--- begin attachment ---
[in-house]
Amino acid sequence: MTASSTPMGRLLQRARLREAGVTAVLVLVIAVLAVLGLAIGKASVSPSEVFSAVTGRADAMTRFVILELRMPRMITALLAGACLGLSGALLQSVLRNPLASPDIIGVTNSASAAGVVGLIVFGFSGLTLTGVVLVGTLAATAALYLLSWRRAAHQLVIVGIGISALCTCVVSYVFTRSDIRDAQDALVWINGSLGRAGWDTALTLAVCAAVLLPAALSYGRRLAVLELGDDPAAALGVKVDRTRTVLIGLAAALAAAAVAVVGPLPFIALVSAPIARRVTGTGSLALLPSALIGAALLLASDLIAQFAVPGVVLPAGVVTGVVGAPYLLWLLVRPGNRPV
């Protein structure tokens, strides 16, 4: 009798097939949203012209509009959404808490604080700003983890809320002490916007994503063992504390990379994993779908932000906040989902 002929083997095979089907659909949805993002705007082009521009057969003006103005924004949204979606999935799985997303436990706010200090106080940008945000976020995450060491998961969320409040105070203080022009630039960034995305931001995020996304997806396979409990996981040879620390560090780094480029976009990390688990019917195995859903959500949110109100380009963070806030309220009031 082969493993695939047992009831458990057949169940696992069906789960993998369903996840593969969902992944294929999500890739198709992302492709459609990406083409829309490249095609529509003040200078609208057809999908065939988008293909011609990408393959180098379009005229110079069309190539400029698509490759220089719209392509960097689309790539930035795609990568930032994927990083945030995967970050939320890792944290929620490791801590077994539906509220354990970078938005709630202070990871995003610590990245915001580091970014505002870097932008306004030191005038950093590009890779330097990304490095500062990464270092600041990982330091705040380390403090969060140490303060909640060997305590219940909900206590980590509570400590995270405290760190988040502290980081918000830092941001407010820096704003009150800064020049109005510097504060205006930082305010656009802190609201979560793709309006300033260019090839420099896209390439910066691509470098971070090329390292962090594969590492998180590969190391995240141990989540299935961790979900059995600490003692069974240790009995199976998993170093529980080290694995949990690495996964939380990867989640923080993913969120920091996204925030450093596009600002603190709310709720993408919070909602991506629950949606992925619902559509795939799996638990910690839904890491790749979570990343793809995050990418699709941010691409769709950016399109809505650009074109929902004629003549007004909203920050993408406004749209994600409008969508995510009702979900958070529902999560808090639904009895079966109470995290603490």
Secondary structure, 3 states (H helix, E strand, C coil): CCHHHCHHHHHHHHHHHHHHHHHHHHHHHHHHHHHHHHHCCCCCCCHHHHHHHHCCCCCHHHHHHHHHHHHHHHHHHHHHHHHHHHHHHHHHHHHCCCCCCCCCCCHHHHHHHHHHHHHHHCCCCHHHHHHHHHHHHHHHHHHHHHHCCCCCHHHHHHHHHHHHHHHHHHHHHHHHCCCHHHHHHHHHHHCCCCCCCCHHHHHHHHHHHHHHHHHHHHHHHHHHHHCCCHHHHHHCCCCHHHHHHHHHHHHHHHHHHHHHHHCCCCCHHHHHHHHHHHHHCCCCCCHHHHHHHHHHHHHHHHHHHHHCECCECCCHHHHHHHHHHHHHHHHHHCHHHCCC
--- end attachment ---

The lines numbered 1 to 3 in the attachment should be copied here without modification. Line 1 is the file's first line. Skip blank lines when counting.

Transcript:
[in-house]
Amino acid sequence: MTASSTPMGRLLQRARLREAGVTAVLVLVIAVLAVLGLAIGKASVSPSEVFSAVTGRADAMTRFVILELRMPRMITALLAGACLGLSGALLQSVLRNPLASPDIIGVTNSASAAGVVGLIVFGFSGLTLTGVVLVGTLAATAALYLLSWRRAAHQLVIVGIGISALCTCVVSYVFTRSDIRDAQDALVWINGSLGRAGWDTALTLAVCAAVLLPAALSYGRRLAVLELGDDPAAALGVKVDRTRTVLIGLAAALAAAAVAVVGPLPFIALVSAPIARRVTGTGSLALLPSALIGAALLLASDLIAQFAVPGVVLPAGVVTGVVGAPYLLWLLVRPGNRPV
């Protein structure tokens, strides 16, 4: 009798097939949203012209509009959404808490604080700003983890809320002490916007994503063992504390990379994993779908932000906040989902 002929083997095979089907659909949805993002705007082009521009057969003006103005924004949204979606999935799985997303436990706010200090106080940008945000976020995450060491998961969320409040105070203080022009630039960034995305931001995020996304997806396979409990996981040879620390560090780094480029976009990390688990019917195995859903959500949110109100380009963070806030309220009031 082969493993695939047992009831458990057949169940696992069906789960993998369903996840593969969902992944294929999500890739198709992302492709459609990406083409829309490249095609529509003040200078609208057809999908065939988008293909011609990408393959180098379009005229110079069309190539400029698509490759220089719209392509960097689309790539930035795609990568930032994927990083945030995967970050939320890792944290929620490791801590077994539906509220354990970078938005709630202070990871995003610590990245915001580091970014505002870097932008306004030191005038950093590009890779330097990304490095500062990464270092600041990982330091705040380390403090969060140490303060909640060997305590219940909900206590980590509570400590995270405290760190988040502290980081918000830092941001407010820096704003009150800064020049109005510097504060205006930082305010656009802190609201979560793709309006300033260019090839420099896209390439910066691509470098971070090329390292962090594969590492998180590969190391995240141990989540299935961790979900059995600490003692069974240790009995199976998993170093529980080290694995949990690495996964939380990867989640923080993913969120920091996204925030450093596009600002603190709310709720993408919070909602991506629950949606992925619902559509795939799996638990910690839904890491790749979570990343793809995050990418699709941010691409769709950016399109809505650009074109929902004629003549007004909203920050993408406004749209994600409008969508995510009702979900958070529902999560808090639904009895079966109470995290603490």